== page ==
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Disclosing Tor users' real IP address through 301 HTTP Redirect Cache Poisoning

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Disclosing Tor users' real IP address through 301 HTTP Redirect Cache Poisoning

Written on May 29, 2019

This blog post describes a practical application of the ‘HTTP 301 Cache Poisoning” attack that can be used by a malicious Tor exit node to disclose real IP address of chosen clients.

PoC Video

  • Client: Chrome Canary (76.0.3796.0)
  • Client real IP address: 5.60.164.177
  • Client tracking parameter: 6b48c94a-cf58-452c-bc50-96bace981b27
  • Tor exit node IP address: 51.38.150.126
  • Transparent Reverse Proxy: tor.modlishka.io (Modlishka - updated code to be released.)

Note: In this scenario Chrome was configured, through SOCKS5 settings, to use the Tor network. Tor circuit was set to a particular Tor test exit node: ‘51.38.150.126’. This is also a proof-of-concept and many things can be further optimized…

On the malicious Tor exit node all of the traffic is being redirect to Modlishka proxy:

iptables -A OUTPUT -p tcp -m tcp --dport 80 -j DNAT --to-destination ip_address:80
iptables -A FORWARD -j ACCEPT

Watch the videohttps://vimeo.com/339586722

Example Attack Scenario Description

Assumptions:

  • Browser-based application (in this case a standard browser) that will connect through the Tor network and, finally, through a malicious Tor exit node.
  • Malicious Tor exit node that is intercepting and HTTP 301 cache poisoning all of the non-tls HTTP traffic.

Disclosing Tor client IP address

Lets consider the following attack scenario steps:

  1. User connects to the Internet through the Tor network either by setting up browsers’ settings to use the Tor SOCKS5 or system wide, where the whole OS traffic is being routed through the TOR network.
  2. User begins his typical browsing session with his favorite browser, where usually a lot of non-TLS HTTP traffic is being sent through the Tor tunnel.
  3. Evil Tor exit node intercepts those non-TLS requests and responds with a HTTP 301 permanent redirect to each of them. These redirects will be cached permanently by the browser and will point to a tracking URL with an assigned TOR client identifier. The tracking URL can be created in the following way: http://user-identifier.evil.tld. Where ‘evil.tld’ will collect all source IP information and redirect clients to the originally requested hosts … or, as an alternative, to a transparent reverse proxy that will try to intercept all of the clients subsequent HTTP traffic flow. Furthermore, since it is also possible to carry out an automated cache pollution for the most popular domains (as described in the previous post), e.g. TOP Alexa 100 , an attacker can maximize his chances of disclosing the real IP address.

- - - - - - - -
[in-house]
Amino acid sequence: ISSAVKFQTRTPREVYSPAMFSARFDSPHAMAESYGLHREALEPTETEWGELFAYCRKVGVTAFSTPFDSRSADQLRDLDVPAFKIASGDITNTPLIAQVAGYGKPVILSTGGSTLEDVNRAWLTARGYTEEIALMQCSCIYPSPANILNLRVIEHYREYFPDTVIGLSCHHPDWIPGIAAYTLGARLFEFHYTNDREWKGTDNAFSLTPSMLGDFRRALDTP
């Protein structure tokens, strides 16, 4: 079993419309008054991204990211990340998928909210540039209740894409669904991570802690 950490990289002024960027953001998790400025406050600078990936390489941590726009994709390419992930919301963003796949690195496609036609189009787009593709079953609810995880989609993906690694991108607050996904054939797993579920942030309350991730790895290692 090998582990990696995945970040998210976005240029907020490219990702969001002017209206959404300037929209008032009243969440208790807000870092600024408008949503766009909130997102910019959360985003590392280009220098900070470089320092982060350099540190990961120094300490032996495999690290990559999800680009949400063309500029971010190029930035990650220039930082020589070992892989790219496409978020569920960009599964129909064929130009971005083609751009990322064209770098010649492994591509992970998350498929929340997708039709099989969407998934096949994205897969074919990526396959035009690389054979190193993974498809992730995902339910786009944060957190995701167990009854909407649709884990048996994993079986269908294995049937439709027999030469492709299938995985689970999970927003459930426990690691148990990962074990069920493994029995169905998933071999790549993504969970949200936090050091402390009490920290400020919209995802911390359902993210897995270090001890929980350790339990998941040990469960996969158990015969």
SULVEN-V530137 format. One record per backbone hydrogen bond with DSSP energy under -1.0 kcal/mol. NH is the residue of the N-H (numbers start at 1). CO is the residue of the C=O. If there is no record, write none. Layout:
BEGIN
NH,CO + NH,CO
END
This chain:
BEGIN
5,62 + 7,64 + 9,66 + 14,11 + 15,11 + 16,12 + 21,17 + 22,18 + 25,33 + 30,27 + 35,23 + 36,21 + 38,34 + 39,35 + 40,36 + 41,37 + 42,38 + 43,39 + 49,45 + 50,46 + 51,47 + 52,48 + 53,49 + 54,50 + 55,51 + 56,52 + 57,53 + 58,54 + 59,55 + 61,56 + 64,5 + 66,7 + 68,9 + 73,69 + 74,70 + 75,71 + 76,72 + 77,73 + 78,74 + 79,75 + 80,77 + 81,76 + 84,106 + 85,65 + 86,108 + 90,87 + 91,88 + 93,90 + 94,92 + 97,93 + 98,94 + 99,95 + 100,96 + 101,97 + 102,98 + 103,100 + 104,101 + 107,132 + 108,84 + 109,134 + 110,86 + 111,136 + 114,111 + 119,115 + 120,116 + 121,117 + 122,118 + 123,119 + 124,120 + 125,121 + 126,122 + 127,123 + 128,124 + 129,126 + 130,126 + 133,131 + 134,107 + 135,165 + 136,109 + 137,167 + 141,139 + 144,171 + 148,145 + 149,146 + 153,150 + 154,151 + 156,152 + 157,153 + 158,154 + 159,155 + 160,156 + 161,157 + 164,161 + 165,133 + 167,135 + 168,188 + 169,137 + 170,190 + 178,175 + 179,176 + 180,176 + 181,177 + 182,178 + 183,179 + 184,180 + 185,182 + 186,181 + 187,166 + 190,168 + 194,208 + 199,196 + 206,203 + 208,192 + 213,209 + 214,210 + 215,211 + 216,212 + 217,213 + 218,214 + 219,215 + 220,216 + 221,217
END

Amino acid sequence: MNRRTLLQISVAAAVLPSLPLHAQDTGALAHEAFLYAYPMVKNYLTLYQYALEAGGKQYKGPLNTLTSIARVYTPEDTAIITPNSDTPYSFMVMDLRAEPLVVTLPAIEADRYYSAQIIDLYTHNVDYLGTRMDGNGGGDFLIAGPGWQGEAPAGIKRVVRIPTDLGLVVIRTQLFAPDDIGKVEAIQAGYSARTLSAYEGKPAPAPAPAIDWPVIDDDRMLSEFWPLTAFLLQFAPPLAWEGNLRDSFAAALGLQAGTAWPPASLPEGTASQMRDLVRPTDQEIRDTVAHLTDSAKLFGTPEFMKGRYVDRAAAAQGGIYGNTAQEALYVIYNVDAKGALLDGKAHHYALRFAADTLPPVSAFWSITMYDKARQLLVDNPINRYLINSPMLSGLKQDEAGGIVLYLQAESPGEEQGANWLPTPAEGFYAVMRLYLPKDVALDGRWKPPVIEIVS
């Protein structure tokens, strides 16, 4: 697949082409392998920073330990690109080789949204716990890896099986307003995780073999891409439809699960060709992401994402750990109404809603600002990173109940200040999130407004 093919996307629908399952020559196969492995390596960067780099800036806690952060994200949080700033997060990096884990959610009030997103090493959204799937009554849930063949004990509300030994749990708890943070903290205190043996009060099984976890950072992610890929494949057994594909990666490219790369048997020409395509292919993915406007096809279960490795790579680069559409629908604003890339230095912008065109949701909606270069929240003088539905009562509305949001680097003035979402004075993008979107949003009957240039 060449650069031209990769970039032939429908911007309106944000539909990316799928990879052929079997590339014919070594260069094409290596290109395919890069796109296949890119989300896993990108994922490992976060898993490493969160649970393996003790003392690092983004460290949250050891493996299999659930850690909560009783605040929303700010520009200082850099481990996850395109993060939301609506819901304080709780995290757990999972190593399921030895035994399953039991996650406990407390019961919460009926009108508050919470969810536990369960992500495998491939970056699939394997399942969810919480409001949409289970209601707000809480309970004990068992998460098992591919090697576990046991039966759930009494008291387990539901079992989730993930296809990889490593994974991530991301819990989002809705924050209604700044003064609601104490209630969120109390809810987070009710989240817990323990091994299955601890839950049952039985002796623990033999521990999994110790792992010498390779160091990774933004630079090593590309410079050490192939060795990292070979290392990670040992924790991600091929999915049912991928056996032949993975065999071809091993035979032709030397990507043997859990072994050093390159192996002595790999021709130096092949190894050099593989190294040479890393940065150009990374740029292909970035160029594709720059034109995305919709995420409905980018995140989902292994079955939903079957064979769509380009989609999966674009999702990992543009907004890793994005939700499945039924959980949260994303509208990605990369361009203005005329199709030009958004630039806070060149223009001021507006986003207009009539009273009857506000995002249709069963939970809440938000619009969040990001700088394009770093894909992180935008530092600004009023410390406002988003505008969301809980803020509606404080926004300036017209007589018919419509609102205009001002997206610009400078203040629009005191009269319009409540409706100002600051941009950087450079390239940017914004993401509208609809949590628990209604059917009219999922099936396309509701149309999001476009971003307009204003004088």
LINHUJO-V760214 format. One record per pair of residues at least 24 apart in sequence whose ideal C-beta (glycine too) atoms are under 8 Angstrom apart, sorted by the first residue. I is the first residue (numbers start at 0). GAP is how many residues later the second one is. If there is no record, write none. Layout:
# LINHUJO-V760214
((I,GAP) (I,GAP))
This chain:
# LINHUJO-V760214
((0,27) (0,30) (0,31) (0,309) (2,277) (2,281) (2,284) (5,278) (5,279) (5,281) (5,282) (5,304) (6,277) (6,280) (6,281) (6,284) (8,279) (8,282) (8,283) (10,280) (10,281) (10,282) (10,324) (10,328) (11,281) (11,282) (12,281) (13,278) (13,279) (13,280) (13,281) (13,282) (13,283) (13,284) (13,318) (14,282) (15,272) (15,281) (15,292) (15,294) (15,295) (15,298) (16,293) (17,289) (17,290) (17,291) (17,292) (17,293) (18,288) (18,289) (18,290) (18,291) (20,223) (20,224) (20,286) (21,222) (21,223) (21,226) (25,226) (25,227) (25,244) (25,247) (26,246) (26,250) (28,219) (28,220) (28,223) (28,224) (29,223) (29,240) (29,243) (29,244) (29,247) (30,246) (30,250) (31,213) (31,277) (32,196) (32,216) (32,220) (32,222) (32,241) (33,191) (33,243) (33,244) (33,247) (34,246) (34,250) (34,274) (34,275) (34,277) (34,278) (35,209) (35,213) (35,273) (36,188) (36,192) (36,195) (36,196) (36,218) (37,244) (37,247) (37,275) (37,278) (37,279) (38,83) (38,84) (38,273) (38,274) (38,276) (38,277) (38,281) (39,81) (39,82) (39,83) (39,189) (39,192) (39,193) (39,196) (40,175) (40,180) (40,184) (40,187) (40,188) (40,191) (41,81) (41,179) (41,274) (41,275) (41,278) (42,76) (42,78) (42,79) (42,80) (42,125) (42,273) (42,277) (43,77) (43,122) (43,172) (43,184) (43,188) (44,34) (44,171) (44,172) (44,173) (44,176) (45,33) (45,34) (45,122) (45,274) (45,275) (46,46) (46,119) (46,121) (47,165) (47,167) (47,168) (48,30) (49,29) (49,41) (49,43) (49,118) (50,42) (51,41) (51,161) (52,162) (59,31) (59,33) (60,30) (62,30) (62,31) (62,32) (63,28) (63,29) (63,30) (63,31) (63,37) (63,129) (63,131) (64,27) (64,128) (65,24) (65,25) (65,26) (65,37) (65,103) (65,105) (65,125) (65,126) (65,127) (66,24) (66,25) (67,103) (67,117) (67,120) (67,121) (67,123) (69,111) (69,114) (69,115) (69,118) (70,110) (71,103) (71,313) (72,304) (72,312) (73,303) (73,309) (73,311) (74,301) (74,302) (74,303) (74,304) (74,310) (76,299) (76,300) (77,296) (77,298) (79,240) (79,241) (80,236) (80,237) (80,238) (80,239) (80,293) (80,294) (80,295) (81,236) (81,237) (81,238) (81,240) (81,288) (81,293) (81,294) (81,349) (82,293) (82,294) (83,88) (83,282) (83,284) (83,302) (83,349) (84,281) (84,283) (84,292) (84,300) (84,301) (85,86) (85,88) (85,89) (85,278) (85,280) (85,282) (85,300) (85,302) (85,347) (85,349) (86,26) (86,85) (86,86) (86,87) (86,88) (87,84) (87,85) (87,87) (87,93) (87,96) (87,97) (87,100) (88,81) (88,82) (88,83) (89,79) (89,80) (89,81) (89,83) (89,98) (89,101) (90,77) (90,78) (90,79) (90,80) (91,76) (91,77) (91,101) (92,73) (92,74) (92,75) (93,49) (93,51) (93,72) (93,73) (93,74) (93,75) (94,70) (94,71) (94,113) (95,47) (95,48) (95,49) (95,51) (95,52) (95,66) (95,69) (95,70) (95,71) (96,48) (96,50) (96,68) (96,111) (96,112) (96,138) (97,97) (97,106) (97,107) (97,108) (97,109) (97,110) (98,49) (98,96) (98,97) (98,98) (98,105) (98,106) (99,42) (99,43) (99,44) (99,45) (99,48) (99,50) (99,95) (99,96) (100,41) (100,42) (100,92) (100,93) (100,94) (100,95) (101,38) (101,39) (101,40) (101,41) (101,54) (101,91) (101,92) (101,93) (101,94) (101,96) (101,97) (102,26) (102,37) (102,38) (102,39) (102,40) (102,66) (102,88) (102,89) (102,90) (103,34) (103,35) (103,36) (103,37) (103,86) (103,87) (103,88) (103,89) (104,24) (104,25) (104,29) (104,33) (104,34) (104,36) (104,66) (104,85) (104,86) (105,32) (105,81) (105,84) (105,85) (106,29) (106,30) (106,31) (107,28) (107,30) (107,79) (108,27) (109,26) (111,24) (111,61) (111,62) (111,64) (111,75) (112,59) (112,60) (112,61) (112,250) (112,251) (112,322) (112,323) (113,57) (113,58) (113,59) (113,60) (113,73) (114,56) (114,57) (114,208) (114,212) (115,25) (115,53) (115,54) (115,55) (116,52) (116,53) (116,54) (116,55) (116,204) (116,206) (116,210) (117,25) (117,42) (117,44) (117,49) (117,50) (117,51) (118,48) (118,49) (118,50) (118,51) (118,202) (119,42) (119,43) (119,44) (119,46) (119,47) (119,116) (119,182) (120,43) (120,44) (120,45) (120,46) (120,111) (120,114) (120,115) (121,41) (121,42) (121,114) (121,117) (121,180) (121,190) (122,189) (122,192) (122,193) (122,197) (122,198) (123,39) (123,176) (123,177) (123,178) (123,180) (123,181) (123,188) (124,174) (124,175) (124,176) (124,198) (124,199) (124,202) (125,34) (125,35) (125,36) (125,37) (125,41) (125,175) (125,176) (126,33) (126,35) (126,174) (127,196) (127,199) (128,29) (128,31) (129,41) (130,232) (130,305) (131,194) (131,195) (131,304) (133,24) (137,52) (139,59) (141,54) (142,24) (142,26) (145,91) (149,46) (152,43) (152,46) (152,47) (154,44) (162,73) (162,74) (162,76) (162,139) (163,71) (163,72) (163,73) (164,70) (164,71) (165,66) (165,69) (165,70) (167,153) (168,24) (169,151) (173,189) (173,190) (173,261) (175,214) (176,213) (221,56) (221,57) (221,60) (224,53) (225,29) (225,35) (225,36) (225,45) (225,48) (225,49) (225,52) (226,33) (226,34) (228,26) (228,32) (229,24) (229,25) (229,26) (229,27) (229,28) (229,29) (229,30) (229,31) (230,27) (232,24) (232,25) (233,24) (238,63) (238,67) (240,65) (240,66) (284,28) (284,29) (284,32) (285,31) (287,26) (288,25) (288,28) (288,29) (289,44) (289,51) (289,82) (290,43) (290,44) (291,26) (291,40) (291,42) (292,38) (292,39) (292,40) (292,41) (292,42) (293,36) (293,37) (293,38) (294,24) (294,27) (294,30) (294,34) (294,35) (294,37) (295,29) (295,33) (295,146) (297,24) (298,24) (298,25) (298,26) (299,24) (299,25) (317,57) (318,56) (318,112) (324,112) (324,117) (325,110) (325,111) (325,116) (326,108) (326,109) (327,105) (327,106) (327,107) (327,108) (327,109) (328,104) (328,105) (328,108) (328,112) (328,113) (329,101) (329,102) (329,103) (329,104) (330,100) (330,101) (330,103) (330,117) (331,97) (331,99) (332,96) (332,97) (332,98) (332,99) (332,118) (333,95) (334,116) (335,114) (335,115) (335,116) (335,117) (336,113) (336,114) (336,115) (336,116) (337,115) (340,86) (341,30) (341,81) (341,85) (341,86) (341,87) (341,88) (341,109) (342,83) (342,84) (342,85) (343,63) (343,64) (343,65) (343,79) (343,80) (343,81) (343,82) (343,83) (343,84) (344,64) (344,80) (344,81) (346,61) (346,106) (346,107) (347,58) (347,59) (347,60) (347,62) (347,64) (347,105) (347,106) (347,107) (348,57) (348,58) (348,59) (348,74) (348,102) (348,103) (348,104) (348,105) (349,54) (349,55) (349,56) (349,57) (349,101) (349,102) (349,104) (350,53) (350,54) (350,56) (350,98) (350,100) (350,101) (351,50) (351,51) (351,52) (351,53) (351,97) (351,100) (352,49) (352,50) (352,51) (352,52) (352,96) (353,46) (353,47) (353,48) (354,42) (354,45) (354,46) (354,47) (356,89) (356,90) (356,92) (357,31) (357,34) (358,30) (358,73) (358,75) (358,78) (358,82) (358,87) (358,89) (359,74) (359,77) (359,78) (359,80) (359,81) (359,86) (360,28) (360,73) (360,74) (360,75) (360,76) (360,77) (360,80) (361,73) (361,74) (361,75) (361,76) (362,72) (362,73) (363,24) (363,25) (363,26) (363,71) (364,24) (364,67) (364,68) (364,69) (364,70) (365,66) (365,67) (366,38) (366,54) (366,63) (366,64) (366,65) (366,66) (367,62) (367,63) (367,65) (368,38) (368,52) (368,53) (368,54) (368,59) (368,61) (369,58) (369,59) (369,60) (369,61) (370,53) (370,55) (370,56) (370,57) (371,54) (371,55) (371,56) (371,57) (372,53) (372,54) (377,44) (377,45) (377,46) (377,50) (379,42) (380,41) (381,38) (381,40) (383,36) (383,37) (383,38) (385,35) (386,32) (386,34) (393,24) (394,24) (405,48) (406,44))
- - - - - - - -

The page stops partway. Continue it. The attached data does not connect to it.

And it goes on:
4. User, after closing the Tor session, will switch back to his usual network.
  5. As soon user types into the URL address bar one of the previously poisoned entries, e.g. “google.com,” browser will use the cache and internally redirect to the tracking URL with an exit-node context identifier.
  6. Exit node will now be able to correlate previously intercepted HTTP request and users’ real IP address through the information gathered on the external host that used tracking URL with user identifier. The evil.tld host will have information about all of the IP addresses that were used to access that tracking URL.

Obviously, this gives a possibility to effectively correlate chosen HTTP requests with the client IP address by the Tor exit node. This is because the previously generated tracking URL will be requested by the client through the Tor tunell and later, after connecting through a standard ISP connection, again. This is because of the poisoned cache entries.

Another approach, might rely on injecting modified JavaScript with embeded tracking URLS into the relevant non-TLS responses and setting up the right Cache control headers (e.g. to ‘Cache-Control: max-age=31536000’). However, this approach wouldn’t be very effective.

Tracking users through standard cookies, by different web applications is also possible, but it’s not easy to force the client to visit the same, attacker-controlled, domain twice: once while it’s connecting through the Tor exit node and later after it switched back to the standard ISP connection.

Conclusions

The fact that it is possible to achieve certain persistency in browsers cache, by injecting poisoned entries, can be abused by an attacker to disclose real IP address of the Tor users that send non-TLS HTTP traffic through malicious exit nodes. Furthermore, poisoning a significant number of popular domain names will increase the likelihood of recieving a callback HTTP request (with assigned user identifier), that will allow to disclose users real IP. An attempt can be also made to ‘domain hook’ some of the browser-based clients and hope that a mistyped domain name will not be noticed by the user or will not be displayed (e.g. mobile application WebViews).

Possible mitigation:

  • When connecting through the Tor network ensure that all non-TLS traffic is disabled. Example browser plugins that can be used: “Firefox”“Chrome”.
  • Additionally, always use browser ‘private’ mode for browsing through Tor.
  • Do not route all of your OS traffic through Tor without ensuring that there TLS traffic only…
  • Use latest version of the Tor browser whenever possible for browsing web pages.

References

   

 

Sursa: https://blog.duszynski.eu/tor-ip-disclosure-through-http-301-cache-poisoning/

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